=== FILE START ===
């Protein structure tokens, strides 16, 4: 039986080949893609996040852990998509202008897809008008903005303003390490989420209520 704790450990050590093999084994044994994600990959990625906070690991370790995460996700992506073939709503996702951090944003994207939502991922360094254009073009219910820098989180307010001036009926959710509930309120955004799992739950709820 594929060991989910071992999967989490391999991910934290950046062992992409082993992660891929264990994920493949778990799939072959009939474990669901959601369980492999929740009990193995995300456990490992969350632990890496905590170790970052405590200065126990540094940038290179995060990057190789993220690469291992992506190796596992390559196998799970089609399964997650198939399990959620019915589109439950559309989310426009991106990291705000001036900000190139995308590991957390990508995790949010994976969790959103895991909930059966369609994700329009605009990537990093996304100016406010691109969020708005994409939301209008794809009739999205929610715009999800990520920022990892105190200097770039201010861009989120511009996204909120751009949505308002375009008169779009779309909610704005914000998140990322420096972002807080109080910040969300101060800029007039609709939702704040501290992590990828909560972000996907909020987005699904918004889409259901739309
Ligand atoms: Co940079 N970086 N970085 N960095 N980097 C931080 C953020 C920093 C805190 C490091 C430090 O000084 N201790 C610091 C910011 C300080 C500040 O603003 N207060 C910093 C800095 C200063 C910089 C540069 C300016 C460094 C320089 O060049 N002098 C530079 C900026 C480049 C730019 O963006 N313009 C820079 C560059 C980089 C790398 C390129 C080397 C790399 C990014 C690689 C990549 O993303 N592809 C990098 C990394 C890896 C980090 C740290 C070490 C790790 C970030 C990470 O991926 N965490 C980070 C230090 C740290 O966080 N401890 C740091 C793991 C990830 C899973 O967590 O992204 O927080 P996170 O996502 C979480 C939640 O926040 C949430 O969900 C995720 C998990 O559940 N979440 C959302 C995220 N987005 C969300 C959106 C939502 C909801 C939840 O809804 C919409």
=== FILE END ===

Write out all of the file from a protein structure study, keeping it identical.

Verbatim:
């Protein structure tokens, strides 16, 4: 039986080949893609996040852990998509202008897809008008903005303003390490989420209520 704790450990050590093999084994044994994600990959990625906070690991370790995460996700992506073939709503996702951090944003994207939502991922360094254009073009219910820098989180307010001036009926959710509930309120955004799992739950709820 594929060991989910071992999967989490391999991910934290950046062992992409082993992660891929264990994920493949778990799939072959009939474990669901959601369980492999929740009990193995995300456990490992969350632990890496905590170790970052405590200065126990540094940038290179995060990057190789993220690469291992992506190796596992390559196998799970089609399964997650198939399990959620019915589109439950559309989310426009991106990291705000001036900000190139995308590991957390990508995790949010994976969790959103895991909930059966369609994700329009605009990537990093996304100016406010691109969020708005994409939301209008794809009739999205929610715009999800990520920022990892105190200097770039201010861009989120511009996204909120751009949505308002375009008169779009779309909610704005914000998140990322420096972002807080109080910040969300101060800029007039609709939702704040501290992590990828909560972000996907909020987005699904918004889409259901739309
Ligand atoms: Co940079 N970086 N970085 N960095 N980097 C931080 C953020 C920093 C805190 C490091 C430090 O000084 N201790 C610091 C910011 C300080 C500040 O603003 N207060 C910093 C800095 C200063 C910089 C540069 C300016 C460094 C320089 O060049 N002098 C530079 C900026 C480049 C730019 O963006 N313009 C820079 C560059 C980089 C790398 C390129 C080397 C790399 C990014 C690689 C990549 O993303 N592809 C990098 C990394 C890896 C980090 C740290 C070490 C790790 C970030 C990470 O991926 N965490 C980070 C230090 C740290 O966080 N401890 C740091 C793991 C990830 C899973 O967590 O992204 O927080 P996170 O996502 C979480 C939640 O926040 C949430 O969900 C995720 C998990 O559940 N979440 C959302 C995220 N987005 C969300 C959106 C939502 C909801 C939840 O809804 C919409």